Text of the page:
The mechanics are essentially the same, although there are a few additions. Your ship starts out able to emit the usual weak bullets and, by holding down the shooting button, can charge up its shot to be far more powerful (if you're confident in your ability to survive a few seconds without firing at anything). Soon, it'll gain a pod that can be affixed to either its front or back to supply more firepower. That pod can be enhanced with various power-ups that bestow various weaponry such as narrow lasers that bounce off walls to short-range explosions and scattered fireballs. Missiles, small bullet-blasting orbs and speed power-ups also can be found frequently.

As you might expect, which power-up you're currently employing can make a huge difference in your ability to survive this game's challenges. When I played through the game, I found all of them to be useful at different points, due to how enemies are often located in inconvenient spots, often either just around corners or sneaking up on you from behind. Several times, you'll find it useful to detach your pod in order to switch it from the front of your ship to the back -- both to direct your fire in a different direction and to give you a shield from enemy fire. While, it only takes one hit to destroy your ship, that pod will at least absorb small bullets.

The thing is, when it comes to the levels themselves, I find I need to scour through my notes to remember much of anything other than a basic "there's a couple in space, a couple in bases and a couple in other places" bit of near-poetry. While I'm quite familiar with how games in a series do tend to copy elements from one title to the next, Super R-Type not only does that, but makes the new versions less interesting. The first boss of the first game, a giant alien with a long tail, sort of makes a return. However, instead of being a grotesque monstrosity, it appears to be covered in armor and far less attention-grabbing in appearance. While the first game has a level based around one giant alien vessel that you fly over and around, this game's fourth stage gives you numerous smaller and less extravagant ships. Both games feature a late-game boss that splits into three parts which fly around the screen shooting at you. But it seems only the first game is littered with weird and freaky alien beasts -- here, the average boss is the sort of standard large contraption seen in all generic shooters.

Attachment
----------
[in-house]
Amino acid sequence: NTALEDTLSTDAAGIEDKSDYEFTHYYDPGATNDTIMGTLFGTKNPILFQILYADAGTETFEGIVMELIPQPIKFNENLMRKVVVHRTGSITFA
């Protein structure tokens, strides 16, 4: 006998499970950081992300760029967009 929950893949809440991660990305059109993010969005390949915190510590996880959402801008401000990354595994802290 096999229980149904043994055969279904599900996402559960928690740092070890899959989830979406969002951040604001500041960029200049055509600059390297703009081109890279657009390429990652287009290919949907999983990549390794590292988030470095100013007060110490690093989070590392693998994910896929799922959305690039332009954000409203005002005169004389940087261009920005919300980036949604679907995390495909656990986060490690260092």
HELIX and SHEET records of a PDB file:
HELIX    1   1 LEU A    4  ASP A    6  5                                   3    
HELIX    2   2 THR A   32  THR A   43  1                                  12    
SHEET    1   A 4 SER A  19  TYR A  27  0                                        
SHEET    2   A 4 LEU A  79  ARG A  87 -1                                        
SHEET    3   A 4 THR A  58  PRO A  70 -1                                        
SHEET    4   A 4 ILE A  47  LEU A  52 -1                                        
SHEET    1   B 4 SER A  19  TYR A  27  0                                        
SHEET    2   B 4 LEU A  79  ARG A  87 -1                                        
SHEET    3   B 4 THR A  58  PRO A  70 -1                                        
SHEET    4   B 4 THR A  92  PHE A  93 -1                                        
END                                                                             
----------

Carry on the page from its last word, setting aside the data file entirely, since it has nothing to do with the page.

I mean, there were a few cool bits. The boss of the fifth stage was fun and tricky with how it constantly retreated backwards through a stage littered with walls that you can't see until it's passed them, forcing you to react quickly to not either splat into a barrier or careen into a bullet while avoiding an obstacle. Some of the levels are diabolically tricky to navigate. Waterfalls in the third level can push your ship into walls, while trash constantly is falling from the top of the screen throughout parts of the penultimate stage. And the end of the game is a bit more epic than the usual "escape the base before it explodes" scene seen quite often in these games.

Regardless, it's pretty tough to recommend this game to anyone other than diehard collectors. While some stuff in this game is fun, it still feels like an inferior version of the original R-Type. And even if that's still a pretty good thing, the technical issues present in this cartridge make it pretty miserable to experience. When it comes to shooters, the SNES has a lot going for it, but Super R-Type is the sort of early release that could easily convince a player to stay away from that system when looking for that sort of game.


overdrive's avatar
Community review by overdrive (February 02, 2018)

Rob Hamilton is the official drunken master of review writing for Honestgamers.

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EmP posted February 07, 2018:

I have never played Super R-Type. I have played enough R-Type II to know better. What a truly dire follow up to perhaps shooting's most important title.

Screenwork's a little weird, but good review. It's still not enough to forgive you for making me play Zunou Senkan Galg, though.